Travellers visiting Haarlem in the Netherlands soon won't see any public advertisements encouraging meat eating.
That's because the city, which lies 20 kilometres west of Amsterdam, will become the world's first to ban meat advertising.
Dutch authorities in the progressive city have proposed a law to prohibit all advertising promoting meat in a bid to help reduce the impact of climate change.
Meat has since been added to a list of products deemed to contribute to the climate crisis, which also includes fossil fuels and flights.
The ban will come into effect in 2024 and will extend to advertising in all public spaces, including on public buses and bus stops.
Known for its leafy streets, winding canals and museums, Haarlem is the capital province of North Holland.
Pre-pandemic, it attracted more than five million visitors a year and is popular with travellers visiting the Netherlands for the annual Formula One Grand Prix, which is held in Zandvoort, only 20 minutes away.
Authorities will be hoping to lead by example by banning the promotion of meat, something that has long been linked to climate change.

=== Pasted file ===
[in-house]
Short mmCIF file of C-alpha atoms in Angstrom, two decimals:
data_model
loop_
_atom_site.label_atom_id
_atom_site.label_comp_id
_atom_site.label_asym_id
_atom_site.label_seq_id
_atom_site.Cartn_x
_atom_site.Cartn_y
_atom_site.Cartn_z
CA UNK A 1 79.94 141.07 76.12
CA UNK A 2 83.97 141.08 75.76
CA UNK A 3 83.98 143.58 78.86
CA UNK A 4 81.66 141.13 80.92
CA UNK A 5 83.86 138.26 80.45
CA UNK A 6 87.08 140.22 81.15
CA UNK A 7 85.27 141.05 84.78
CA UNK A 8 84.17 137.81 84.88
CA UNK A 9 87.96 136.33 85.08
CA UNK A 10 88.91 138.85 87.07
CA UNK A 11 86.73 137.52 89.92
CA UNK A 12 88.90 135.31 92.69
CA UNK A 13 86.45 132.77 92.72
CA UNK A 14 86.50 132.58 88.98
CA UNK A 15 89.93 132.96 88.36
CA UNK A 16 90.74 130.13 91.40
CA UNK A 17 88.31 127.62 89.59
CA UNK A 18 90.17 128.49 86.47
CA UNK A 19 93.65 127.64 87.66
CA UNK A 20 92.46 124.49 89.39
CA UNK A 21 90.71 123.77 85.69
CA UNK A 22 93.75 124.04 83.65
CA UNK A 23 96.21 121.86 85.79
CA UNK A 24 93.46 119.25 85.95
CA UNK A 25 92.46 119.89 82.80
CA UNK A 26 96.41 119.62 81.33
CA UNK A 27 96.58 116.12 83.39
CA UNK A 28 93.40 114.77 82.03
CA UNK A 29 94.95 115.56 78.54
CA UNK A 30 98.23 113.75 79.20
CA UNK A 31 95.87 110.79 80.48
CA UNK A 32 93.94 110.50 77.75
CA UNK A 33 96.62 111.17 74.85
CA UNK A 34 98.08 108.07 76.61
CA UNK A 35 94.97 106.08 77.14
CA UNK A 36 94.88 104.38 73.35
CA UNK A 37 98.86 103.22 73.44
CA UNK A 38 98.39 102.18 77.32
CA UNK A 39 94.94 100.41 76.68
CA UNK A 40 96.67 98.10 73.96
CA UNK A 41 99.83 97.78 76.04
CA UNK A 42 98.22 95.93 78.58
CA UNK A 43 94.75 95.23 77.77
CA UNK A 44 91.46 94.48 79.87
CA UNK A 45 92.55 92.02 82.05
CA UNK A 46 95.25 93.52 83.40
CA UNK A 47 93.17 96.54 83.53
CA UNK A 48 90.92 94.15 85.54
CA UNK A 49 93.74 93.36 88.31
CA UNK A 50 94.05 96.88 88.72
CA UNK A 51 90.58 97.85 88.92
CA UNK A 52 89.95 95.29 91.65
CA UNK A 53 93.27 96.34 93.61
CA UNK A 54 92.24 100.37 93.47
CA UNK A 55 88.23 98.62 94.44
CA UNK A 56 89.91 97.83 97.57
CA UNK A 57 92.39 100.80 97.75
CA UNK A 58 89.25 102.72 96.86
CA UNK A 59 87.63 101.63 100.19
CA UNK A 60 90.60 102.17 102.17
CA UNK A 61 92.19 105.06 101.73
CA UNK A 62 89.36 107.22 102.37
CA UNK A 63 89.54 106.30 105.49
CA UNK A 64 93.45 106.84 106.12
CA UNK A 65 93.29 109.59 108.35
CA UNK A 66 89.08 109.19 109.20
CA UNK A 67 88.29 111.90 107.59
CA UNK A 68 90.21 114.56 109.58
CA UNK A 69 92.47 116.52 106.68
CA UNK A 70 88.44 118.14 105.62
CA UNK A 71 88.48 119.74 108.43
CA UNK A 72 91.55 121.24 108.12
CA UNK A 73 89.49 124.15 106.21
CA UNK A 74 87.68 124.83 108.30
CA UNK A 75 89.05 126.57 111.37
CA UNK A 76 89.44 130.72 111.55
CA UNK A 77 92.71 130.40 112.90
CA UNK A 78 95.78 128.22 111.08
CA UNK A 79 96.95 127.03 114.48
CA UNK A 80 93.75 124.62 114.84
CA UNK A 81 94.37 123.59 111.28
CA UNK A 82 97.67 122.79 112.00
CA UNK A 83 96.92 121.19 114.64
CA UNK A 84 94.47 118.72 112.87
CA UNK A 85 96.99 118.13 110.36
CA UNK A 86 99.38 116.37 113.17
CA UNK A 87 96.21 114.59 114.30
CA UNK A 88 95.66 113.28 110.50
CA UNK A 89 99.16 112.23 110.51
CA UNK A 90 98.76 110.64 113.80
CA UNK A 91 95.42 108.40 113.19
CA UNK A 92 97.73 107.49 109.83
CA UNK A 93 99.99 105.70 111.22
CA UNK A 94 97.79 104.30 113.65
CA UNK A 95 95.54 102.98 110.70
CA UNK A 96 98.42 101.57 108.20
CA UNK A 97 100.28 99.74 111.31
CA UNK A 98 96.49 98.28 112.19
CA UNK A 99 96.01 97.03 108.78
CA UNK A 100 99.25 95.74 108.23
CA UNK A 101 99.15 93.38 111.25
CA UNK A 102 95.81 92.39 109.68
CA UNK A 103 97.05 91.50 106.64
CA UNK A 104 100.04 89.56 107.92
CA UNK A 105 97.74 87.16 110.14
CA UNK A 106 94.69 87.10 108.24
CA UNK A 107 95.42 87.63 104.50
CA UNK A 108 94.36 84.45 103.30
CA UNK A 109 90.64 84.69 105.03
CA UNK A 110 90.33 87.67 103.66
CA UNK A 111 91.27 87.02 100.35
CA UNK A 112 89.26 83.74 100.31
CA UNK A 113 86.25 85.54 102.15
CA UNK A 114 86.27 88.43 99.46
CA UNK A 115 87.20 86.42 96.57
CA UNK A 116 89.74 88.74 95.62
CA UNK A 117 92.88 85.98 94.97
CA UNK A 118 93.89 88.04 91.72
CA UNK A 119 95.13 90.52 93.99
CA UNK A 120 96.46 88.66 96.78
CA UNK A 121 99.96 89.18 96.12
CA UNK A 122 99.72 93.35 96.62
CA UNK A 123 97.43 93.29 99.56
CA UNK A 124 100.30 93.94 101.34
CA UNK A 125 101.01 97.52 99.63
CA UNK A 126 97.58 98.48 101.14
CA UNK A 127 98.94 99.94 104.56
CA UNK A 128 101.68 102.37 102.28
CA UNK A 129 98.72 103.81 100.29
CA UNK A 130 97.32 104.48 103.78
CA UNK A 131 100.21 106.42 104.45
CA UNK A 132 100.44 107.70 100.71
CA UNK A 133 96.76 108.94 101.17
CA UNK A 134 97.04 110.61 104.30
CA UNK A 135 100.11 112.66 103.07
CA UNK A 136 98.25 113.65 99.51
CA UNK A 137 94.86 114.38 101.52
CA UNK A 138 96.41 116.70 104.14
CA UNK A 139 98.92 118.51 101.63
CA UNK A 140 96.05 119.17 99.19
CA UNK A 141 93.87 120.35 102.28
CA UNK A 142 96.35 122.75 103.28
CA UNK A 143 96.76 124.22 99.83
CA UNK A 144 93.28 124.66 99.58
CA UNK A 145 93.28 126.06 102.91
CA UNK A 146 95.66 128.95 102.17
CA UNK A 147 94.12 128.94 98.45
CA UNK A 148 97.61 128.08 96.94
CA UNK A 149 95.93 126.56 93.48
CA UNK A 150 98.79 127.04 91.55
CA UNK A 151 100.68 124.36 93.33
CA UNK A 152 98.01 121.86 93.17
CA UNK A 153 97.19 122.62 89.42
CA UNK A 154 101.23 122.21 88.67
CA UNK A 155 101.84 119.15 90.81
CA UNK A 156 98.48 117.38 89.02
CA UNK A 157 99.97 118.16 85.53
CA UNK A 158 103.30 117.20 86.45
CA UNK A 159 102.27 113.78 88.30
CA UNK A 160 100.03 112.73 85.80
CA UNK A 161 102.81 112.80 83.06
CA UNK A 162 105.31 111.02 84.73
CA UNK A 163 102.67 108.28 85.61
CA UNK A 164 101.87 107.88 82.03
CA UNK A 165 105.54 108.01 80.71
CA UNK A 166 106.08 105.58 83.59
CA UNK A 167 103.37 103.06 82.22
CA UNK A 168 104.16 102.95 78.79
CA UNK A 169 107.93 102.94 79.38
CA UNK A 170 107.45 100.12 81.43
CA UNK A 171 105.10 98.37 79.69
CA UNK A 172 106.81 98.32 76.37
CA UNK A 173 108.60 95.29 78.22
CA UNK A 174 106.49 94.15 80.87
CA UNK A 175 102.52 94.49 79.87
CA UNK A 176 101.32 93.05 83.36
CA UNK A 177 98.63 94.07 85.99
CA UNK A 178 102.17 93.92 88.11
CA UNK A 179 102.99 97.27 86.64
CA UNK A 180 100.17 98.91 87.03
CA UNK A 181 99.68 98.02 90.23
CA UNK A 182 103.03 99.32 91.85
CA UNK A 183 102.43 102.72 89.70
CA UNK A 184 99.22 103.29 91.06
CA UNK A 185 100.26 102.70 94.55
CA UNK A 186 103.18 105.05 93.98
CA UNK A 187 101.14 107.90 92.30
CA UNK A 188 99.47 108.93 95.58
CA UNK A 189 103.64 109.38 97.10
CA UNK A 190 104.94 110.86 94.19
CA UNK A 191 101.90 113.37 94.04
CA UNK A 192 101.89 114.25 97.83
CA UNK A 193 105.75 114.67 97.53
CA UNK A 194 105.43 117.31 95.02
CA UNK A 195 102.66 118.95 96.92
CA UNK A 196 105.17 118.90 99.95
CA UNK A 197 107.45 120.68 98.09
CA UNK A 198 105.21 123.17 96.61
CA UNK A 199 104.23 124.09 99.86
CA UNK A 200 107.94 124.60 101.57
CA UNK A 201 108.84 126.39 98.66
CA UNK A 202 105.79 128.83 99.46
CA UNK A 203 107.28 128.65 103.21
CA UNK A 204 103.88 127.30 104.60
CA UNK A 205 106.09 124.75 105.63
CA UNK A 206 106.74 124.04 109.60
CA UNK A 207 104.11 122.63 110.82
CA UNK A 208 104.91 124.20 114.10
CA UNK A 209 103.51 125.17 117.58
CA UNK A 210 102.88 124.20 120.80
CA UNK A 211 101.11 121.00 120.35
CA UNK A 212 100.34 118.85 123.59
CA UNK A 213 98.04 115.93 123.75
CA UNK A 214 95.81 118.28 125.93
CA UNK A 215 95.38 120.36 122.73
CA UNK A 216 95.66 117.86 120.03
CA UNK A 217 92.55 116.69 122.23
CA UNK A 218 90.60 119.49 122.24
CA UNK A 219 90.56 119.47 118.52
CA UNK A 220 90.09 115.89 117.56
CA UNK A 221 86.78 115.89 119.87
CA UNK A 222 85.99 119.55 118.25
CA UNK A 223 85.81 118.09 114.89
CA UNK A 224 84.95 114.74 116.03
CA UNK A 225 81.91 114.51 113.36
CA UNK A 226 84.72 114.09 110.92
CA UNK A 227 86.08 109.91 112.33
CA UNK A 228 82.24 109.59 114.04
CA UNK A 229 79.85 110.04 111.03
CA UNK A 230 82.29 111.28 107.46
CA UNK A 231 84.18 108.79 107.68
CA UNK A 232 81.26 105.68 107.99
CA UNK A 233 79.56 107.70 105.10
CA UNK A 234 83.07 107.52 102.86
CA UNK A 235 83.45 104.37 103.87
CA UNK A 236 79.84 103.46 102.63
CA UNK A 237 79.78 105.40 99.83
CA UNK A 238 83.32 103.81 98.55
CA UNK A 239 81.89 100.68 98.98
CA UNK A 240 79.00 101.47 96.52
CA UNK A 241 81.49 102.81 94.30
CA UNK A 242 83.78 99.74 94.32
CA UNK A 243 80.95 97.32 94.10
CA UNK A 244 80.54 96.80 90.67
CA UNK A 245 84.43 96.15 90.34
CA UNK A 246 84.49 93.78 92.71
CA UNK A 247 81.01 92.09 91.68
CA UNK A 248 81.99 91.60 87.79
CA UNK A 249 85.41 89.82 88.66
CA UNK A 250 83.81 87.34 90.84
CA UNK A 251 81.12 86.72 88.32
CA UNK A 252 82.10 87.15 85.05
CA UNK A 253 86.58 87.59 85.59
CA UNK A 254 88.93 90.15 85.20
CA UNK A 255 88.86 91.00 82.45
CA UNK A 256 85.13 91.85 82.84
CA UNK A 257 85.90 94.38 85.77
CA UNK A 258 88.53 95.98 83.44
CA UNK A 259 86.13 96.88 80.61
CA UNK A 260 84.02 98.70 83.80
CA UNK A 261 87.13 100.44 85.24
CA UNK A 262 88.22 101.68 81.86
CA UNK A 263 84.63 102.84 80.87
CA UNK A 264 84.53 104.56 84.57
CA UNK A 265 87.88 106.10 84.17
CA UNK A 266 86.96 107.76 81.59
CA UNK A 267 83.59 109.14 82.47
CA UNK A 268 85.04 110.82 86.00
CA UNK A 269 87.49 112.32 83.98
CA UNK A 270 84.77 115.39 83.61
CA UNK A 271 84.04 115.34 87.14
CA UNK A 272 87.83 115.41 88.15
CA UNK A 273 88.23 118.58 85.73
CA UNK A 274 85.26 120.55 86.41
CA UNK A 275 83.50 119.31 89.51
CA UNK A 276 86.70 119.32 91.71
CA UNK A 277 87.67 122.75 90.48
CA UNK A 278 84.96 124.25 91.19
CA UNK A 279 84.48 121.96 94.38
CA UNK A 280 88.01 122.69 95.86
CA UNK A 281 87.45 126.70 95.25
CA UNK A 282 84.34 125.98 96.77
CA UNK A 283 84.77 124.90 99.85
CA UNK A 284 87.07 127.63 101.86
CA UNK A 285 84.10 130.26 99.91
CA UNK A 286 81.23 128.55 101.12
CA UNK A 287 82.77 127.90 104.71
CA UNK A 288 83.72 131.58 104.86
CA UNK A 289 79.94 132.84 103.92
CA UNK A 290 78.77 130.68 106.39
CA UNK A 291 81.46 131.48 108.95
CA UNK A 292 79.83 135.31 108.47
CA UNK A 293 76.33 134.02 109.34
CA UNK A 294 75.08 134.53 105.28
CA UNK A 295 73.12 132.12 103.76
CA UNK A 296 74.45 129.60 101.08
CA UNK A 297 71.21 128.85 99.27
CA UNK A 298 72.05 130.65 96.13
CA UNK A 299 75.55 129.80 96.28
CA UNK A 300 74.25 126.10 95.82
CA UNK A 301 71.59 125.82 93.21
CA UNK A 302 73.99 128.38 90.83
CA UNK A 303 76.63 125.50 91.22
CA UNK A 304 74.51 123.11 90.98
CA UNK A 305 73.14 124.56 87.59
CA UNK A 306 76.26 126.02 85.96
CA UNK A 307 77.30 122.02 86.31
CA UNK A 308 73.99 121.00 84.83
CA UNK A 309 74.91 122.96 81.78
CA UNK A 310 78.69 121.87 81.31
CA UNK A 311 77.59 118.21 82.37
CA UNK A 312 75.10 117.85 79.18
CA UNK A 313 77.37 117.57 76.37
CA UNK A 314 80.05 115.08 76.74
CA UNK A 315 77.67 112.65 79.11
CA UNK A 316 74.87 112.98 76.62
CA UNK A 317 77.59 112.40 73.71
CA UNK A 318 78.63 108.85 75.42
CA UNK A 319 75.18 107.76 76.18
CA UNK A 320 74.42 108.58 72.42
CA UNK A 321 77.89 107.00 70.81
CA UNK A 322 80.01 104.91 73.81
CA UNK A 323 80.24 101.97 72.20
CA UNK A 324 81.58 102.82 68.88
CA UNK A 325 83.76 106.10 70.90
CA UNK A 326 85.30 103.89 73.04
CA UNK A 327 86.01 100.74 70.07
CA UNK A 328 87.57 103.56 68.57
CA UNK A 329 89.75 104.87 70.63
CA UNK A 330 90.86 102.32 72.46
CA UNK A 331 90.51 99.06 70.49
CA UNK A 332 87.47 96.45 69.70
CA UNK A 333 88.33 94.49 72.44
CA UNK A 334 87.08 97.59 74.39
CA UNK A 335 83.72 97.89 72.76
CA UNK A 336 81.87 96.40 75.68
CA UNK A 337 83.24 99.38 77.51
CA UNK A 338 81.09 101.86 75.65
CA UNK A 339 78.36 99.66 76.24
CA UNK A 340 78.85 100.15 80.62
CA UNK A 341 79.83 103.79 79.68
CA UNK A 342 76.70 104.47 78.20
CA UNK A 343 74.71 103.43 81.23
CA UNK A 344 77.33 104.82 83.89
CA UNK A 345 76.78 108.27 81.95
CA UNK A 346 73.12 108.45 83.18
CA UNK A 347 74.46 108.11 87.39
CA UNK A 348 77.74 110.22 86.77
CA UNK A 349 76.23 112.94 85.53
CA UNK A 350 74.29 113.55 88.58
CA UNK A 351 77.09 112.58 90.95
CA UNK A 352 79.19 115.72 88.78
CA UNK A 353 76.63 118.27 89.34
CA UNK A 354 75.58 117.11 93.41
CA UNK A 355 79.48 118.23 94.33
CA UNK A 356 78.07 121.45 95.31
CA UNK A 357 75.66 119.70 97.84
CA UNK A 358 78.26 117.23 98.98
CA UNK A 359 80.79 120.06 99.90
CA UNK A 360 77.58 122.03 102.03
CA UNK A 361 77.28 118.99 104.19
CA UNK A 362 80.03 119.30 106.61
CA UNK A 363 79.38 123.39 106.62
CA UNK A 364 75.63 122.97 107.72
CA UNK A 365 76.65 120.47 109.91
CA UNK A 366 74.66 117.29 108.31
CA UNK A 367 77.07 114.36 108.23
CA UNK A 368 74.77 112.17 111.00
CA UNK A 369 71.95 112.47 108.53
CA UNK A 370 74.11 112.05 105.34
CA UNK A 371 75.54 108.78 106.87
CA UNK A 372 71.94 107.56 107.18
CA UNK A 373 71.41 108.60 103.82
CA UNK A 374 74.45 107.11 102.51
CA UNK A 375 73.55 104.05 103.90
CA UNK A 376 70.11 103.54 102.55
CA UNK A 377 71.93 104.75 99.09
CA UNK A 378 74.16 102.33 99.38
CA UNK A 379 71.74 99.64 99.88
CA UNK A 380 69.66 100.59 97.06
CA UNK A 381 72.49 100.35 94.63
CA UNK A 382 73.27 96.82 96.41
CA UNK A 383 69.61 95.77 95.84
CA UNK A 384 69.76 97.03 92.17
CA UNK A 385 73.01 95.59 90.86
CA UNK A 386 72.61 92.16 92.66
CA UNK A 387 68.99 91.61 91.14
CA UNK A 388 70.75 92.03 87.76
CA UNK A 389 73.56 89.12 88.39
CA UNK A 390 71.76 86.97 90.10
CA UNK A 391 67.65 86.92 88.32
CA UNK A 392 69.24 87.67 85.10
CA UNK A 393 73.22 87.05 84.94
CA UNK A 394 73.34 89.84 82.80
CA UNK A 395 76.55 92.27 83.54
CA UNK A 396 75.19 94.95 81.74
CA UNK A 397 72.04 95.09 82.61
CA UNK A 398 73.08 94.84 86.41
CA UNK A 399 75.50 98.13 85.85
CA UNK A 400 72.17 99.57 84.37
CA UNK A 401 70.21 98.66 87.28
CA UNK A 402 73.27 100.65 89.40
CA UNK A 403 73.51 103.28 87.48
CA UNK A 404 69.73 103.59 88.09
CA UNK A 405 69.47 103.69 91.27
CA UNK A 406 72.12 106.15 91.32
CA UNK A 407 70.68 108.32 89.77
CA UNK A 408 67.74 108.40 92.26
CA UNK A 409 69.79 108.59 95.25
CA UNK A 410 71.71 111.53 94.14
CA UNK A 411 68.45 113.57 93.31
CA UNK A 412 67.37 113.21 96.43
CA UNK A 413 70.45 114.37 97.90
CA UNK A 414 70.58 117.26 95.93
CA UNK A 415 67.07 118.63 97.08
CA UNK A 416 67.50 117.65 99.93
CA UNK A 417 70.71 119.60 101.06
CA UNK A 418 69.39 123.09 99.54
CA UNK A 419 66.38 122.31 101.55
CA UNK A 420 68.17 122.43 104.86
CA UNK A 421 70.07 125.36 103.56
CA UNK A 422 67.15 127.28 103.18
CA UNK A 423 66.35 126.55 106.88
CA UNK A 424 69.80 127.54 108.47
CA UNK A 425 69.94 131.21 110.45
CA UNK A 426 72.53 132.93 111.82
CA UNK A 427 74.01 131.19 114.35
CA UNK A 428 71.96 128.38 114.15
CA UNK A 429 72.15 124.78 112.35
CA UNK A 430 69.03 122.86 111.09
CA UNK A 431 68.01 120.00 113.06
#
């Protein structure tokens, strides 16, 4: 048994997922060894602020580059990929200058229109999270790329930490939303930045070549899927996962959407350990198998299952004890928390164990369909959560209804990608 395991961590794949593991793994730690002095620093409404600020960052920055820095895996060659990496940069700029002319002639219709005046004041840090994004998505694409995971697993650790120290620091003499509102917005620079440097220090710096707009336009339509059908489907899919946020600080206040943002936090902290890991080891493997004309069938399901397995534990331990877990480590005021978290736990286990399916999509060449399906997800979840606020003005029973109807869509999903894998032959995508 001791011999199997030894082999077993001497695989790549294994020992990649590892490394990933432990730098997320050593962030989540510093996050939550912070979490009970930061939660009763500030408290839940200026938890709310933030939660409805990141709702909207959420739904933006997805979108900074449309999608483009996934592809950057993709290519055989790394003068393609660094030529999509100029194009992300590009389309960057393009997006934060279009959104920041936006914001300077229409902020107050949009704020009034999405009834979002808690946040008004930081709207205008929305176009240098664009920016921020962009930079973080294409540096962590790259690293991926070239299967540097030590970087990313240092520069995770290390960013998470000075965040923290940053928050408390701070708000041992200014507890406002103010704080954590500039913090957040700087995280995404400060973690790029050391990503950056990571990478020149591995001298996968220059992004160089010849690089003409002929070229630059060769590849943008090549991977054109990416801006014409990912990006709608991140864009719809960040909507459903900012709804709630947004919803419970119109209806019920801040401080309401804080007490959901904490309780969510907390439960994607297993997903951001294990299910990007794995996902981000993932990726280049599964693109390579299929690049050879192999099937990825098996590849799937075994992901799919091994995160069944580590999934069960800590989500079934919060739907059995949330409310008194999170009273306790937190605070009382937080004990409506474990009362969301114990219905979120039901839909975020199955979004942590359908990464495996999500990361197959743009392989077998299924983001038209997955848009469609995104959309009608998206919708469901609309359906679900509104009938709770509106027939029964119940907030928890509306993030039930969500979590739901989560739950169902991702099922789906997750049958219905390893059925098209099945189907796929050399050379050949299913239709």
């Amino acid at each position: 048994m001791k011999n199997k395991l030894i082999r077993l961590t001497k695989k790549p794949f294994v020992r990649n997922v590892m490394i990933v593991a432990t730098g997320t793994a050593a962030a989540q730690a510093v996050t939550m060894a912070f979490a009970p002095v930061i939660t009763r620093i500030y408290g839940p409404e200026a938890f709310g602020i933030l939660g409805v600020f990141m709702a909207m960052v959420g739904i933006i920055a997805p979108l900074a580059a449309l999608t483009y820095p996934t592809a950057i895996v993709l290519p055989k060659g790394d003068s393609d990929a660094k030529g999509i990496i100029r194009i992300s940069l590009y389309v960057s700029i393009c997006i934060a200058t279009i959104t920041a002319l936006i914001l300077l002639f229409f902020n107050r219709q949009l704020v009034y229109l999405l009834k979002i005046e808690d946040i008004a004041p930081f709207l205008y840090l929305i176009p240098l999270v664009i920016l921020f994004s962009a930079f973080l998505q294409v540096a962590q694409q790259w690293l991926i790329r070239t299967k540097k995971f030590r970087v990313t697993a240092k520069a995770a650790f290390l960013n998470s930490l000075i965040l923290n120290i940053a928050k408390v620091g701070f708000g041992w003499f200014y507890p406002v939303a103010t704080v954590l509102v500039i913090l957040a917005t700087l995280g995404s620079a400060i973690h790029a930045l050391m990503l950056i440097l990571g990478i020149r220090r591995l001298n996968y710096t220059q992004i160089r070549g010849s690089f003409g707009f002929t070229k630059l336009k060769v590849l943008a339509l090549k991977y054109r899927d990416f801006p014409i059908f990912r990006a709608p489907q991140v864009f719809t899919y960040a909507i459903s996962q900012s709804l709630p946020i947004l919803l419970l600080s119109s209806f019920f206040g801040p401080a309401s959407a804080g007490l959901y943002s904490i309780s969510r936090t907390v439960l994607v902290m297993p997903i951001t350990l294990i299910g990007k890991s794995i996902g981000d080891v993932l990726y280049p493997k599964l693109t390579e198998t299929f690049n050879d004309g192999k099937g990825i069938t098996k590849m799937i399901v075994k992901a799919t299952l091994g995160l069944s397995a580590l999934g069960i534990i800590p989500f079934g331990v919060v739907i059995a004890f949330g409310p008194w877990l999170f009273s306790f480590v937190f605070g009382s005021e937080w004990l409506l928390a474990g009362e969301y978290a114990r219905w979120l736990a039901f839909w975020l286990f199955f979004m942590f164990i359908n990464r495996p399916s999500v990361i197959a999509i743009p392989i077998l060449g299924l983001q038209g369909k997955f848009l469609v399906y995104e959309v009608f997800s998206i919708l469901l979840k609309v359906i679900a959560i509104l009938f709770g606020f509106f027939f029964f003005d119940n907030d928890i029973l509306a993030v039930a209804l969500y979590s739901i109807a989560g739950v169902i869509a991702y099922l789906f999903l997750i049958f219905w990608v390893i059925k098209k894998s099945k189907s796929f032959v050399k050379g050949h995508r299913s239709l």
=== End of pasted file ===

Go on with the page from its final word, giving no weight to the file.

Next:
Ziggy Klazes, a councillor from the GroenLinks party, who drafted the motion, said that she had not known the city would be the world’s first to enforce such a policy when she proposed it, reports The Guardian.
“We can’t tell people there’s a climate crisis and encourage them to buy products that are part of the cause,” Klazes said on local radio channel Haarlem105.
“Of course, there are a lot of people who find the decision outrageous and patronising, but there are also a lot of people who think it’s fine.
The amount of meat consumed in the Netherlands currently stands at 89.3 kilograms per person, above the global average.
Its production puts immense pressure on Earth’s ecosystems as meat requires more energy, water and land to produce than almost any other food source.
The UN says that livestock generates more than 14 per cent of all man-made greenhouse gases, including methane. It also accounts for mass deforestation in places like the Amazon rainforest to make room for grazing.
That's well above the estimated 3 per cent of greenhouse emissions that aviation — an industry that is routinely criticised for its environmental impact — produces.
A 2022 study from the World Resources Institute found that consumers are easily “nudged” to increase their uptake of lower carbon, plant-rich dishes when restaurants and supermarkets display “thoughtfully framed environmental messages”.